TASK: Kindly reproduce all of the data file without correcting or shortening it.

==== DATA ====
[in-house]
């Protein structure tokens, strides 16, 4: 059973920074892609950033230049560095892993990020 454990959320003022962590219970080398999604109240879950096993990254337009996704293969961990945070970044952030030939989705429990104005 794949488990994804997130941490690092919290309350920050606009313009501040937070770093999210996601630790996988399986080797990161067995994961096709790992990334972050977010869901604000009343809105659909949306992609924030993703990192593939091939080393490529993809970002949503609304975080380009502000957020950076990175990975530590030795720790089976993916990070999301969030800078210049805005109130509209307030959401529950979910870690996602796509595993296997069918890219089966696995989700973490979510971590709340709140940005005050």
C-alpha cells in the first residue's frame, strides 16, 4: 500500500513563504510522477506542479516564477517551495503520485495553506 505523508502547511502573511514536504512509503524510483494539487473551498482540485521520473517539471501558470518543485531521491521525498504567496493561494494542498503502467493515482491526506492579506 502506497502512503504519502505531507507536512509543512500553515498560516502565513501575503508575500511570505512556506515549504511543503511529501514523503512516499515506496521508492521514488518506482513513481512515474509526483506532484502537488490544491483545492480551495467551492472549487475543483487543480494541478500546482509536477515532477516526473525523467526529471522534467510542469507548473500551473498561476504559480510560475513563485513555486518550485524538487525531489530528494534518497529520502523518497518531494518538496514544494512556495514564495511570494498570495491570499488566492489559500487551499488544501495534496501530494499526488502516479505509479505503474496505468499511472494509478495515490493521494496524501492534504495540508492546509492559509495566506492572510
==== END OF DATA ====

[in-house]
């Protein structure tokens, strides 16, 4: 059973920074892609950033230049560095892993990020 454990959320003022962590219970080398999604109240879950096993990254337009996704293969961990945070970044952030030939989705429990104005 794949488990994804997130941490690092919290309350920050606009313009501040937070770093999210996601630790996988399986080797990161067995994961096709790992990334972050977010869901604000009343809105659909949306992609924030993703990192593939091939080393490529993809970002949503609304975080380009502000957020950076990175990975530590030795720790089976993916990070999301969030800078210049805005109130509209307030959401529950979910870690996602796509595993296997069918890219089966696995989700973490979510971590709340709140940005005050």
C-alpha cells in the first residue's frame, strides 16, 4: 500500500513563504510522477506542479516564477517551495503520485495553506 505523508502547511502573511514536504512509503524510483494539487473551498482540485521520473517539471501558470518543485531521491521525498504567496493561494494542498503502467493515482491526506492579506 502506497502512503504519502505531507507536512509543512500553515498560516502565513501575503508575500511570505512556506515549504511543503511529501514523503512516499515506496521508492521514488518506482513513481512515474509526483506532484502537488490544491483545492480551495467551492472549487475543483487543480494541478500546482509536477515532477516526473525523467526529471522534467510542469507548473500551473498561476504559480510560475513563485513555486518550485524538487525531489530528494534518497529520502523518497518531494518538496514544494512556495514564495511570494498570495491570499488566492489559500487551499488544501495534496501530494499526488502516479505509479505503474496505468499511472494509478495515490493521494496524501492534504495540508492546509492559509495566506492572510